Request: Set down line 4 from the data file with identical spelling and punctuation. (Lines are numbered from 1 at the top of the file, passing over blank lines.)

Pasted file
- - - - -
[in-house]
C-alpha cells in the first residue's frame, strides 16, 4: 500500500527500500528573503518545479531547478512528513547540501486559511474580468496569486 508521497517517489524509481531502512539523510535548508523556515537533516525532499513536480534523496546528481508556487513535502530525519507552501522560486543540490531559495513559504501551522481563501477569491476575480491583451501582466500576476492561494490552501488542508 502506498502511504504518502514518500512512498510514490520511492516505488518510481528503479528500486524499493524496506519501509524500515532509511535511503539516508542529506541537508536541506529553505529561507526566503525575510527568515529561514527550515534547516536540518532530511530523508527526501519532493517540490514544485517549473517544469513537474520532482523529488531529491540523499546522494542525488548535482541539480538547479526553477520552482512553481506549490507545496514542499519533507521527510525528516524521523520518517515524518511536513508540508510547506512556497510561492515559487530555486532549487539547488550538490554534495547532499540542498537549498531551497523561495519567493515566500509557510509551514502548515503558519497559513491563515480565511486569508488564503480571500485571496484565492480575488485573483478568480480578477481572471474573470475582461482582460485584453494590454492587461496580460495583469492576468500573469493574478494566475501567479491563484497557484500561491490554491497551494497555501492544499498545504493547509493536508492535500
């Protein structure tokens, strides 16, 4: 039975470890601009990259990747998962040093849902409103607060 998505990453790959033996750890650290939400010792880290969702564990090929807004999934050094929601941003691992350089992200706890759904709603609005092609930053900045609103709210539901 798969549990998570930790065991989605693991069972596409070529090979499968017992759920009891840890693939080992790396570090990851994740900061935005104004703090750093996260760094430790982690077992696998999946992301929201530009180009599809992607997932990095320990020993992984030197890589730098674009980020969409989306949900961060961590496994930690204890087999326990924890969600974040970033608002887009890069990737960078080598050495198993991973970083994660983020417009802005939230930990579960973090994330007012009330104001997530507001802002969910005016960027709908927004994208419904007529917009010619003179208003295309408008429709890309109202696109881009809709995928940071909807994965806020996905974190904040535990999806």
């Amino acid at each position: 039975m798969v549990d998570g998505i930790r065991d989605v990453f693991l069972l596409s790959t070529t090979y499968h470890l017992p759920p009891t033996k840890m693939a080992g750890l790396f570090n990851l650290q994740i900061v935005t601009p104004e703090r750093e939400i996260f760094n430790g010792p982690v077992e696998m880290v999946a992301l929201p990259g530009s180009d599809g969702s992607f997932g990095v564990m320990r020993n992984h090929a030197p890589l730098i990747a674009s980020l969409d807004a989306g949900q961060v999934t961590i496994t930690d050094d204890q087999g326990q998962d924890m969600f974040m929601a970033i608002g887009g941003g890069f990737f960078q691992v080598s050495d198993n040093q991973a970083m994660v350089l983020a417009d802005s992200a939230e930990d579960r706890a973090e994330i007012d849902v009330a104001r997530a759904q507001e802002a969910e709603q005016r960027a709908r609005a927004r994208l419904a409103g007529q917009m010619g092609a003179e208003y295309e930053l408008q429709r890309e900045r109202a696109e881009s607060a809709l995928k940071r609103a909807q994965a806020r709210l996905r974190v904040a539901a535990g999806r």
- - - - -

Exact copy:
């Amino acid at each position: 039975m798969v549990d998570g998505i930790r065991d989605v990453f693991l069972l596409s790959t070529t090979y499968h470890l017992p759920p009891t033996k840890m693939a080992g750890l790396f570090n990851l650290q994740i900061v935005t601009p104004e703090r750093e939400i996260f760094n430790g010792p982690v077992e696998m880290v999946a992301l929201p990259g530009s180009d599809g969702s992607f997932g990095v564990m320990r020993n992984h090929a030197p890589l730098i990747a674009s980020l969409d807004a989306g949900q961060v999934t961590i496994t930690d050094d204890q087999g326990q998962d924890m969600f974040m929601a970033i608002g887009g941003g890069f990737f960078q691992v080598s050495d198993n040093q991973a970083m994660v350089l983020a417009d802005s992200a939230e930990d579960r706890a973090e994330i007012d849902v009330a104001r997530a759904q507001e802002a969910e709603q005016r960027a709908r609005a927004r994208l419904a409103g007529q917009m010619g092609a003179e208003y295309e930053l408008q429709r890309e900045r109202a696109e881009s607060a809709l995928k940071r609103a909807q994965a806020r709210l996905r974190v904040a539901a535990g999806r």